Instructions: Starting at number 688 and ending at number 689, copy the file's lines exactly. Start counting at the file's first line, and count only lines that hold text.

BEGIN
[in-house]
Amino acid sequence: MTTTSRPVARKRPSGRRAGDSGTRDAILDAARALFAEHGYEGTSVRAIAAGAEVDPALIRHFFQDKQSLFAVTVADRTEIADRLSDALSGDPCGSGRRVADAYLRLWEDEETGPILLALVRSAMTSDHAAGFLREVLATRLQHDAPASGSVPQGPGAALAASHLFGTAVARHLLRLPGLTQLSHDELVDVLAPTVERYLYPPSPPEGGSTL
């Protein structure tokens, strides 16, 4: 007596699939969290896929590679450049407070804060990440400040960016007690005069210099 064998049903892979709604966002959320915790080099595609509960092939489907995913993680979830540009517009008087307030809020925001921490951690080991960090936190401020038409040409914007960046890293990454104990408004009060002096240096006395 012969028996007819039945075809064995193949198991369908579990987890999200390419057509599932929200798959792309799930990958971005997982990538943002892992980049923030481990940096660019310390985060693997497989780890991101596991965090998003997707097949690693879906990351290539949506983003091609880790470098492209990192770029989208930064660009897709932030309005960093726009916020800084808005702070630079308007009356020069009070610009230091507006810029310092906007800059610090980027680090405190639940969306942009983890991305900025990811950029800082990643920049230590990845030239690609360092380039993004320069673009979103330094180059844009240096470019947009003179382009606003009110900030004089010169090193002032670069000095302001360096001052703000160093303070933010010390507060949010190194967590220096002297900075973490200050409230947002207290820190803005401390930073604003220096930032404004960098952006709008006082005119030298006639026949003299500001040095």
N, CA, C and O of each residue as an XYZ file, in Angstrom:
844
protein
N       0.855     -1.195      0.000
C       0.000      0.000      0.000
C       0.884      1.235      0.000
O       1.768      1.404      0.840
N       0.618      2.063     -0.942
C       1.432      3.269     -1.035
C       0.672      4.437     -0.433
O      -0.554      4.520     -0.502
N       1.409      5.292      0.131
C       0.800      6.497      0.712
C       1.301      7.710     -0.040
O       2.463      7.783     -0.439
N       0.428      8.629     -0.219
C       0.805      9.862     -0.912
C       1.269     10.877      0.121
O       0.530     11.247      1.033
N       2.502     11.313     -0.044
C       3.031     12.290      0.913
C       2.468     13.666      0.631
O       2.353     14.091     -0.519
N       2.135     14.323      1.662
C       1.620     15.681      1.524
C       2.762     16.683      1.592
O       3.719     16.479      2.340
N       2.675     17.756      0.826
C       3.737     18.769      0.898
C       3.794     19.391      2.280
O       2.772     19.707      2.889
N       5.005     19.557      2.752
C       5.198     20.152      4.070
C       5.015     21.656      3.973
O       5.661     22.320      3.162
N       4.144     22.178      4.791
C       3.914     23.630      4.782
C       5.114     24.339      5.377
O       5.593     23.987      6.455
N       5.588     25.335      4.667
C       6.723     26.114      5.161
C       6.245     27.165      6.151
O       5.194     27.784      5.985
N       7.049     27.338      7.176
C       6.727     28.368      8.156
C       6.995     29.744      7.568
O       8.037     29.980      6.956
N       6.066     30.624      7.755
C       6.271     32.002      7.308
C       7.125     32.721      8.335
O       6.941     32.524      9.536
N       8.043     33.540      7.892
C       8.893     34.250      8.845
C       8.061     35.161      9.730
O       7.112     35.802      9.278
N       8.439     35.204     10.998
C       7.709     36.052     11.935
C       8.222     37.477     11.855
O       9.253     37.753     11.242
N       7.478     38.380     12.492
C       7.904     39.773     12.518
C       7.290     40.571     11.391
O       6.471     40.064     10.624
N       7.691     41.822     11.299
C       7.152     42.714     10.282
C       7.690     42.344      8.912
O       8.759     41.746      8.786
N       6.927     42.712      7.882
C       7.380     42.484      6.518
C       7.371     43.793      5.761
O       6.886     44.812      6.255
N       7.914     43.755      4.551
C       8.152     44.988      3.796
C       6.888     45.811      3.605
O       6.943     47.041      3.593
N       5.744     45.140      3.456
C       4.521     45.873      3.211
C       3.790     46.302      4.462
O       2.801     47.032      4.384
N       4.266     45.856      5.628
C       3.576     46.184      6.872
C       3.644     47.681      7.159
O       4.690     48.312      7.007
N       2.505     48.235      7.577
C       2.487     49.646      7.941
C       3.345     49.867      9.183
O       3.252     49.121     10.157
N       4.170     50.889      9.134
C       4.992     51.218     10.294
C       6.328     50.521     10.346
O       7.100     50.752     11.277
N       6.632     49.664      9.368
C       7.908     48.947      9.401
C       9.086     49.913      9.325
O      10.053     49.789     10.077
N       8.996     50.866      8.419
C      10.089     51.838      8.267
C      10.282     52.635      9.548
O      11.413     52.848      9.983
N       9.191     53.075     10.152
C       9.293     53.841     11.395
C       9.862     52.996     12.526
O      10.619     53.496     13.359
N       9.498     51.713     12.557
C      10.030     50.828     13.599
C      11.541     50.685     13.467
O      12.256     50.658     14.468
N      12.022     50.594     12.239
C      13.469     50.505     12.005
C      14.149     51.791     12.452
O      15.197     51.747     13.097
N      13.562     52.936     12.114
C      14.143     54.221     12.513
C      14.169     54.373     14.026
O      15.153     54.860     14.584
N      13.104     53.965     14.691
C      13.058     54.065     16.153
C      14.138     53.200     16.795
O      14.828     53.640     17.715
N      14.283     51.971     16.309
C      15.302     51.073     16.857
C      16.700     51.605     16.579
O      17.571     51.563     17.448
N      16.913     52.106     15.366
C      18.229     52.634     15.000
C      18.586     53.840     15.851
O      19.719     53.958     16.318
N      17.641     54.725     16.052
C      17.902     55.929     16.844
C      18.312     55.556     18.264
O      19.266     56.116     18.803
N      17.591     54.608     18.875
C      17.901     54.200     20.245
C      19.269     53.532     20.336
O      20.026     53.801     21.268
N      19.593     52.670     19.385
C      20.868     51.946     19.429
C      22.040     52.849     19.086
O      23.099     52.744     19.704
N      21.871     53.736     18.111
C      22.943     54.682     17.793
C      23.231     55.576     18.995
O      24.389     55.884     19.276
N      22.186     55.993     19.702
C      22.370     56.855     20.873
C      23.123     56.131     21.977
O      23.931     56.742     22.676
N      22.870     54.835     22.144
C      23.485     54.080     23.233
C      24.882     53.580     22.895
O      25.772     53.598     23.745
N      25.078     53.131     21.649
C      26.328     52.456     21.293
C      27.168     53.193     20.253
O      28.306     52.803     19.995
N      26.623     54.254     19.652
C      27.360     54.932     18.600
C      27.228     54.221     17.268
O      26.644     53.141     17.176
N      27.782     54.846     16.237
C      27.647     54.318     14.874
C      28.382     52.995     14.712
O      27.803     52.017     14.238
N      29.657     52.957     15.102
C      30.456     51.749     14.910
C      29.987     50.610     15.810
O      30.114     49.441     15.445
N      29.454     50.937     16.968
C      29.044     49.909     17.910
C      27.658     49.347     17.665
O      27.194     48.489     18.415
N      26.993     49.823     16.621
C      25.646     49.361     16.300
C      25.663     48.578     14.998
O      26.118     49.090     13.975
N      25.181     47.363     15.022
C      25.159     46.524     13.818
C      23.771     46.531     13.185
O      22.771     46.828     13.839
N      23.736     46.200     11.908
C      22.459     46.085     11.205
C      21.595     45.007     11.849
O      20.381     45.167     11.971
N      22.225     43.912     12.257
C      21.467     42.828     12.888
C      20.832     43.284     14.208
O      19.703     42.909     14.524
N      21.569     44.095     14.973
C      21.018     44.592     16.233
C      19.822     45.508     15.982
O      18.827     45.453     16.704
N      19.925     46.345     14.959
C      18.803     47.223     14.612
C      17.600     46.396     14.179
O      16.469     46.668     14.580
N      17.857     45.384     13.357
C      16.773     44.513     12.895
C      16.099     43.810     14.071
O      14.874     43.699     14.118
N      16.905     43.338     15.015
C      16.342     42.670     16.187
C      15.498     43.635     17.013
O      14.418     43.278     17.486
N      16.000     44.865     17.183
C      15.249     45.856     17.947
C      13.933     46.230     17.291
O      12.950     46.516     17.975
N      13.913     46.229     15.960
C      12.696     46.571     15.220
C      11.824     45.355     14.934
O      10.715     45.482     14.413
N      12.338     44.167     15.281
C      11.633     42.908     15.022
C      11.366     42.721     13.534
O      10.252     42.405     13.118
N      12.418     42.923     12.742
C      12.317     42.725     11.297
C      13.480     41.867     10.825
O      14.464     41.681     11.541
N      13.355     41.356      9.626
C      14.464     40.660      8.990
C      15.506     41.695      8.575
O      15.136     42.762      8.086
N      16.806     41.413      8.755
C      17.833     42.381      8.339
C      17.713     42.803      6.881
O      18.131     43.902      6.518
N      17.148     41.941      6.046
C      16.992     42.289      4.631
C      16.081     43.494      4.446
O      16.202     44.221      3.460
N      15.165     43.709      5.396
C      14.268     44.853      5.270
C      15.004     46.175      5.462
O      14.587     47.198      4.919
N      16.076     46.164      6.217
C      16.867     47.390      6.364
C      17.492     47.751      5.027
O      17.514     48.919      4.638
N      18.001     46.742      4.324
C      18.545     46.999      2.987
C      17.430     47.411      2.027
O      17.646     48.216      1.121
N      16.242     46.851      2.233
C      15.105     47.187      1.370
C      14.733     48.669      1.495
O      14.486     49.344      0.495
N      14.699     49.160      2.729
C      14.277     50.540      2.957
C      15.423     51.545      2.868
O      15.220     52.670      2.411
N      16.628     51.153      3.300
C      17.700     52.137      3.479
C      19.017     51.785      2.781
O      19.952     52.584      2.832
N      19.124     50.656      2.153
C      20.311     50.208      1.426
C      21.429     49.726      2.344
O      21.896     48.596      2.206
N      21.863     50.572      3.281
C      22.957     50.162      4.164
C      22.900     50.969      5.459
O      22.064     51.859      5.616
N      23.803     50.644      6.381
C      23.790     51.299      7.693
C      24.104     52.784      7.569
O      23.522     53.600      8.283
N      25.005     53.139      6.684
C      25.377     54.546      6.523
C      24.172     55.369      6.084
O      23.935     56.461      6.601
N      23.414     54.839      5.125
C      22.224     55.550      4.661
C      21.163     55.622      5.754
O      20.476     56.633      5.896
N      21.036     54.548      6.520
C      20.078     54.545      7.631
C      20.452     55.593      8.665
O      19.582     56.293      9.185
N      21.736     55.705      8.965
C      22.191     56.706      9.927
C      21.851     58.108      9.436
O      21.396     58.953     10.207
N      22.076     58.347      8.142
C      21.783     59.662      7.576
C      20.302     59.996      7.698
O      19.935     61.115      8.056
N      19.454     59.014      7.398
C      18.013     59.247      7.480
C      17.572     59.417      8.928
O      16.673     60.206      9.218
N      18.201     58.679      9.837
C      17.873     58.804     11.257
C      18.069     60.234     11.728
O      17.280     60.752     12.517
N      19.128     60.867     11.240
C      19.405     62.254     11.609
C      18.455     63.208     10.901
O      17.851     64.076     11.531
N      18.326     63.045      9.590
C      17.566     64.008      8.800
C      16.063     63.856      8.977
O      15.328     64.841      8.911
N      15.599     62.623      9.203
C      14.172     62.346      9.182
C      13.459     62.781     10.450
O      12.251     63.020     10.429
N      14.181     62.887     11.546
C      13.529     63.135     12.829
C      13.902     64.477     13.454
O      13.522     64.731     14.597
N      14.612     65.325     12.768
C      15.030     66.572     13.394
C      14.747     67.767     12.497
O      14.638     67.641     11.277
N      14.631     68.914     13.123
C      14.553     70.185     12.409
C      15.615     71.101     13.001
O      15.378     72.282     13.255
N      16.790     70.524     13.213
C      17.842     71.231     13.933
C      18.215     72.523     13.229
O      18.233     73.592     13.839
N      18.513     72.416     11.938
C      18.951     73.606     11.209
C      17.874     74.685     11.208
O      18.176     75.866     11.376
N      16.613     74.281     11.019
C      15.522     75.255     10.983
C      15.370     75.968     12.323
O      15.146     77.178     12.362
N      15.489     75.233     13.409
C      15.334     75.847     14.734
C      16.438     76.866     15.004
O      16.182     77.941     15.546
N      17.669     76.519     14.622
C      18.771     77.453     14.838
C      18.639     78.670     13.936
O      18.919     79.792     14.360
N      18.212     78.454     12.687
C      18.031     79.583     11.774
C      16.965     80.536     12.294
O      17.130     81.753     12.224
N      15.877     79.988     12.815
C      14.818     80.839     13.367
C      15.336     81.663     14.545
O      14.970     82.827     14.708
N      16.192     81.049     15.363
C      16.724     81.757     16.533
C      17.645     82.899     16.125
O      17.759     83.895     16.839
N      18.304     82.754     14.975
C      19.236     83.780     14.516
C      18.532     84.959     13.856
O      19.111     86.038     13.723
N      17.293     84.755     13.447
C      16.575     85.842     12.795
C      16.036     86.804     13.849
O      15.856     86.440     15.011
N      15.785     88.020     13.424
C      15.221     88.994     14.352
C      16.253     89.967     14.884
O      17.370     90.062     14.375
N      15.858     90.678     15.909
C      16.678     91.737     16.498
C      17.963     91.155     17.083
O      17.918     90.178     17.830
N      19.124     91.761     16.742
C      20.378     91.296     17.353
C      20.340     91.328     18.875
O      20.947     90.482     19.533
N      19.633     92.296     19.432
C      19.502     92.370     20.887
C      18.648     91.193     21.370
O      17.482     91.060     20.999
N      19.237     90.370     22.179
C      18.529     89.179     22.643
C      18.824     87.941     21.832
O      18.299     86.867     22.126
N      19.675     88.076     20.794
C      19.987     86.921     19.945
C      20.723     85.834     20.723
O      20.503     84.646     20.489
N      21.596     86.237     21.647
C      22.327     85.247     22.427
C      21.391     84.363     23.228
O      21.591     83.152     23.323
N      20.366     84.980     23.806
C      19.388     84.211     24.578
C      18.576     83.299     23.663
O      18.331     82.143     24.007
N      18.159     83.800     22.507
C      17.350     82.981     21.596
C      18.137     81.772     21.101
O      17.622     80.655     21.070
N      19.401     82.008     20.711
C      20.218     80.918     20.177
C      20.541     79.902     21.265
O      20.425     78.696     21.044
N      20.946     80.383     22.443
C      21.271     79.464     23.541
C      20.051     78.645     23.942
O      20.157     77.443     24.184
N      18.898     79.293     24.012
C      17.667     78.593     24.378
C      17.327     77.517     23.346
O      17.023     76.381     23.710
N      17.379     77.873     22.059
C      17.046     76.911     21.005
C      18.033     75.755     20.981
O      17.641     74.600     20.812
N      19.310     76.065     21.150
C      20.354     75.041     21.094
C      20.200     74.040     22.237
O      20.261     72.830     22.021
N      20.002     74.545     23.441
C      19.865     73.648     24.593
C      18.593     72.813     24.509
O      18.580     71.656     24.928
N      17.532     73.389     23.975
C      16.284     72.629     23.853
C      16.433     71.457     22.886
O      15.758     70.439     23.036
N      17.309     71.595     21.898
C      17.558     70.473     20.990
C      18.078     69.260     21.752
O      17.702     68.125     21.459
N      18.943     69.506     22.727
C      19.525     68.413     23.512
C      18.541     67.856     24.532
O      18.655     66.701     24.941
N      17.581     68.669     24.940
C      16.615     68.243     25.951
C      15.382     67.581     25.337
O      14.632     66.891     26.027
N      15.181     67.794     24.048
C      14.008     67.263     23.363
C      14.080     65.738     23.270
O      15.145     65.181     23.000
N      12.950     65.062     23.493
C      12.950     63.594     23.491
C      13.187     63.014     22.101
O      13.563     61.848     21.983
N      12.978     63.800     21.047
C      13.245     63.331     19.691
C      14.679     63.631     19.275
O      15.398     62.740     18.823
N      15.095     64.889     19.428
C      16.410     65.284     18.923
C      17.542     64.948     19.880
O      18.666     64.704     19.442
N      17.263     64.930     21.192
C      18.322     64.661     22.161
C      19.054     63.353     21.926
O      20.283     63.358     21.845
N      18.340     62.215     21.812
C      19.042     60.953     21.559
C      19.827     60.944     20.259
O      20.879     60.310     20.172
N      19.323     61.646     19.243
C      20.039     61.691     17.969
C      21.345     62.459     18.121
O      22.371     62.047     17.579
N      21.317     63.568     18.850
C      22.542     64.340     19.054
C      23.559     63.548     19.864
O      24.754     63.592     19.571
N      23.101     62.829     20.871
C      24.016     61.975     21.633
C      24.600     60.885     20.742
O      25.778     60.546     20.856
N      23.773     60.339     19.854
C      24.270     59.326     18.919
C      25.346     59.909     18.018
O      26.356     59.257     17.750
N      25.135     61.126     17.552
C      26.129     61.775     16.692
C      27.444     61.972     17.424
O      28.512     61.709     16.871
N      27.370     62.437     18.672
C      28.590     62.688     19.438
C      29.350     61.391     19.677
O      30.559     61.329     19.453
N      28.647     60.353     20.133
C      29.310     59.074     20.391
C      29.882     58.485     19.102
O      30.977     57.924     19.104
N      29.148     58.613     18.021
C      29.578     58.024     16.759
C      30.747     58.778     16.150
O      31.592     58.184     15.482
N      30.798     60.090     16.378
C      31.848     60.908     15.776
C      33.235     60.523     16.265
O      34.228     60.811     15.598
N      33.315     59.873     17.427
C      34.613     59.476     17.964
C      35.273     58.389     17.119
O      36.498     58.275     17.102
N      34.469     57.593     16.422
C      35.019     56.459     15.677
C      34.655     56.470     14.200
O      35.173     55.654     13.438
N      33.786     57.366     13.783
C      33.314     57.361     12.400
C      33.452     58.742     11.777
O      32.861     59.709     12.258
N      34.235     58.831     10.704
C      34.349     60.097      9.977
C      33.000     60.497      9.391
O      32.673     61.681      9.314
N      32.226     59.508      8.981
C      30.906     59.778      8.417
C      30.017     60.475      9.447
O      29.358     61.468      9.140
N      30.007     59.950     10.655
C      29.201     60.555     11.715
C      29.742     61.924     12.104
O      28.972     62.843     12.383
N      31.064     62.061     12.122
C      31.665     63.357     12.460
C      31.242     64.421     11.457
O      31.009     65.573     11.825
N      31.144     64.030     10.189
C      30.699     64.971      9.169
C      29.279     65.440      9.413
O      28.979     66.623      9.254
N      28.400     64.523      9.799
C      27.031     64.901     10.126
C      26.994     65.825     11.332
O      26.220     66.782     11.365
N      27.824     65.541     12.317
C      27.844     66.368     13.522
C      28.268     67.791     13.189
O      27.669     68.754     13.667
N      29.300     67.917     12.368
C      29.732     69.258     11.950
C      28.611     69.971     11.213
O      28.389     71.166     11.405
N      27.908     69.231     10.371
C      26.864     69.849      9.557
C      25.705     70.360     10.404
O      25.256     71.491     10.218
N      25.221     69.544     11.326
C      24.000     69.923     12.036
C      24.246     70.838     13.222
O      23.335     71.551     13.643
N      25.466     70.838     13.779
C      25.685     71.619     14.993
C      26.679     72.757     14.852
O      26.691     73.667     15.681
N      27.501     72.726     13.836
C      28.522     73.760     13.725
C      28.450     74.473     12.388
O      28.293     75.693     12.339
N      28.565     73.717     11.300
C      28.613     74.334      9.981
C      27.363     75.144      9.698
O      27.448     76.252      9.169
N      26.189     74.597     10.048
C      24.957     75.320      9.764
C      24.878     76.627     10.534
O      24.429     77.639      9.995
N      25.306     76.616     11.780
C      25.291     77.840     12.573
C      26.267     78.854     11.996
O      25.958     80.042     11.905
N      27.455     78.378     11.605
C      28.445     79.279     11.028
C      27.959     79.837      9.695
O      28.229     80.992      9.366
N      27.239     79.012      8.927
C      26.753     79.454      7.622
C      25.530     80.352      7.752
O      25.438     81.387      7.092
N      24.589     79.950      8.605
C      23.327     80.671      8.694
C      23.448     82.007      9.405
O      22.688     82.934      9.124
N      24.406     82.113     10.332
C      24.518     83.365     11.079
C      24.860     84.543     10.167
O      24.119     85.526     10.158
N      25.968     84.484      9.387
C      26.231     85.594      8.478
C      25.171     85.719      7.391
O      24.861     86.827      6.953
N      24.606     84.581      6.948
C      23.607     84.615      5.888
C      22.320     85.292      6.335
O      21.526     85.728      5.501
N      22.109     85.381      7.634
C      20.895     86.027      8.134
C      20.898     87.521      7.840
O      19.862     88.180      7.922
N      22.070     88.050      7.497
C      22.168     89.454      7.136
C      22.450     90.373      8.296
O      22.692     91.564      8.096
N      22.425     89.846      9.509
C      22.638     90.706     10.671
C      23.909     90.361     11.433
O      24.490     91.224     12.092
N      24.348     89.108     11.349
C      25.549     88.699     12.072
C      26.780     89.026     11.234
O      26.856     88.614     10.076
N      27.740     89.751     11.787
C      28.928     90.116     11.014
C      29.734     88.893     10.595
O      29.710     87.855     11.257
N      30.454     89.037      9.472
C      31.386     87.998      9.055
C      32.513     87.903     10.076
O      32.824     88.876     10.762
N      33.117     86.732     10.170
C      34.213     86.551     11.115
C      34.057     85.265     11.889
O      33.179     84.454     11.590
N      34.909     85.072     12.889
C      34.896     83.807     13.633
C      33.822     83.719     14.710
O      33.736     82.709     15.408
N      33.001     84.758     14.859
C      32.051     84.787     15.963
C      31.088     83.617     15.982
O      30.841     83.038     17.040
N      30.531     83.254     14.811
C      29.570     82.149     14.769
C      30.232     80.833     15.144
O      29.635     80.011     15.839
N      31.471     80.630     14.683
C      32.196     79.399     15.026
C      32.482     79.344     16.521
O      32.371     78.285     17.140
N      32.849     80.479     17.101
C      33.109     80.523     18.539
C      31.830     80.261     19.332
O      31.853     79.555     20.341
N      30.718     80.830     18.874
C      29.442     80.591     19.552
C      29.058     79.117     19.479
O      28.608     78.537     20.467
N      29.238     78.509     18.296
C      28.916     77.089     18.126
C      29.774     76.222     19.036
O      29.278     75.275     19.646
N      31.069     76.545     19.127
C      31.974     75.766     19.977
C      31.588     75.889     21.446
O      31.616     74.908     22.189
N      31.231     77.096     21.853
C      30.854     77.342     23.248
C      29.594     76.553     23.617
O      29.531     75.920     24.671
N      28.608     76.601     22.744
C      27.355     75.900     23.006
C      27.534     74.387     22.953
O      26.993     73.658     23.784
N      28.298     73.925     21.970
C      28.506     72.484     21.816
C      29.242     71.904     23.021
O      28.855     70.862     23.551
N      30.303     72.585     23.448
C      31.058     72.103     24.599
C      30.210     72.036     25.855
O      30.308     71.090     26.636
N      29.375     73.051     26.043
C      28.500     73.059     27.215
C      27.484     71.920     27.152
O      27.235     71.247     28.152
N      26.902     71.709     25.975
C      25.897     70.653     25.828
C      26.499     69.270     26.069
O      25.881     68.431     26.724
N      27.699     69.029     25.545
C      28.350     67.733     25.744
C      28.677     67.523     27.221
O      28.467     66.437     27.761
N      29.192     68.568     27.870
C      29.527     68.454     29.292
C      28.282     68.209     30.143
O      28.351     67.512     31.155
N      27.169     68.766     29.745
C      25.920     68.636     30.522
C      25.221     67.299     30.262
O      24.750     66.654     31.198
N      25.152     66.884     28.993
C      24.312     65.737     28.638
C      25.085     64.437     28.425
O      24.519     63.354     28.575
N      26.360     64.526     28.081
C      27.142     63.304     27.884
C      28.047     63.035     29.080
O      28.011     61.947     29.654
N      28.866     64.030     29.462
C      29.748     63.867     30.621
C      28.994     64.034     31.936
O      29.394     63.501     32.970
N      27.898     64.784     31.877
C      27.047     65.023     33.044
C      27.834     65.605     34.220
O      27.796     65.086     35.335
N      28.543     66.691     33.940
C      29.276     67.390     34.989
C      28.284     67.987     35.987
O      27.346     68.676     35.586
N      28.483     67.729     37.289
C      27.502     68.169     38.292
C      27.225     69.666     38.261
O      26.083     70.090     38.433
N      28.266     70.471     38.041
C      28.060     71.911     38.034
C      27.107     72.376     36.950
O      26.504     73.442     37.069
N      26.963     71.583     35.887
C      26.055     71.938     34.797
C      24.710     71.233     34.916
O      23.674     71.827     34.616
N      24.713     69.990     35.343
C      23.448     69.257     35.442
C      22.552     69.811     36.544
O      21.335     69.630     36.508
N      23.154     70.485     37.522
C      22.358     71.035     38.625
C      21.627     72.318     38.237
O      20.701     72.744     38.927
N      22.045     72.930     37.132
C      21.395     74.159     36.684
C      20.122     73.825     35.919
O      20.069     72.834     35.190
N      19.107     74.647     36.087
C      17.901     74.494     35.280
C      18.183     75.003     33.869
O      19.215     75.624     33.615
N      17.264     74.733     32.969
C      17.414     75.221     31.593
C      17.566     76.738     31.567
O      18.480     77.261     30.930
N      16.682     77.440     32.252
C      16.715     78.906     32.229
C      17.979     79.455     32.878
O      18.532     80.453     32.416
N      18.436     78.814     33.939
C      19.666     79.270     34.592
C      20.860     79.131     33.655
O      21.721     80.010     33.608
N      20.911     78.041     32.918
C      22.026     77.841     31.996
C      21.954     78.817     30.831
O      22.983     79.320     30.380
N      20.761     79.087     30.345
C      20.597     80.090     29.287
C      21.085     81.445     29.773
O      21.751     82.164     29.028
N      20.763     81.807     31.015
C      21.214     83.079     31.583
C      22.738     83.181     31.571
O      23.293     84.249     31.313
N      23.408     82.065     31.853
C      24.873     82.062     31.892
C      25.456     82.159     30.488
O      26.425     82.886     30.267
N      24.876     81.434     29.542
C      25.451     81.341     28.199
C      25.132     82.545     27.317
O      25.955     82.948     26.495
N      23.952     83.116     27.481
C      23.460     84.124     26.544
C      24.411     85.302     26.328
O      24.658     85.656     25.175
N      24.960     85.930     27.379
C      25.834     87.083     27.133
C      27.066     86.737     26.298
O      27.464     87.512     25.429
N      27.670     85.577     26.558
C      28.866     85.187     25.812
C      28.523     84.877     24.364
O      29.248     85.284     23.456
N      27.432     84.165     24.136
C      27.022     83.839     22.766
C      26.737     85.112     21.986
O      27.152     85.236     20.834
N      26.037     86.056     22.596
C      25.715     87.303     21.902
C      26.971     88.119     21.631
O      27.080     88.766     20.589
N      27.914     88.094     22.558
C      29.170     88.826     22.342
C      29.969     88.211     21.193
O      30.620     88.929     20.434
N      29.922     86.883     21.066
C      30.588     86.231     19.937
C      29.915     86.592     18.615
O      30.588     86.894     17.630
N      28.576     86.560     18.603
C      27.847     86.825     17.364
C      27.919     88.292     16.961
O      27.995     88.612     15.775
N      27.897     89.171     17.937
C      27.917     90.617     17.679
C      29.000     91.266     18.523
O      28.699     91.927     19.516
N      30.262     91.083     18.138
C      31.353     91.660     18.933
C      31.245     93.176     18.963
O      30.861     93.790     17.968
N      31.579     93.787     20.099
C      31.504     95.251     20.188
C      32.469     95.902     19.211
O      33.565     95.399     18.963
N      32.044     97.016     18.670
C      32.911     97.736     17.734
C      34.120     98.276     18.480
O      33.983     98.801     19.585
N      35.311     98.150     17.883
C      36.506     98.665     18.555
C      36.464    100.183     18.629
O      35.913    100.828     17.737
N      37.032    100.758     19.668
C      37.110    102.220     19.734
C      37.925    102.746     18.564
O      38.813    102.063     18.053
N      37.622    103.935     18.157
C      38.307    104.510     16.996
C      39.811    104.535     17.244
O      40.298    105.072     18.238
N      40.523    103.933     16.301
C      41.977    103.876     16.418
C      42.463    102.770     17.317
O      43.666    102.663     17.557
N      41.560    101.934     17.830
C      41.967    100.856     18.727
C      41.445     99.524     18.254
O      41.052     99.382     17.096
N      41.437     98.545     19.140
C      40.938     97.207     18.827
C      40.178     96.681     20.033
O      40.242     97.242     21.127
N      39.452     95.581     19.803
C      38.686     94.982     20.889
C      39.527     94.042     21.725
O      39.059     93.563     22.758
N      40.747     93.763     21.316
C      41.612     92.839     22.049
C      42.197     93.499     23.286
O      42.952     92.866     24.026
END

C      25.920     68.636     30.522
C      25.221     67.299     30.262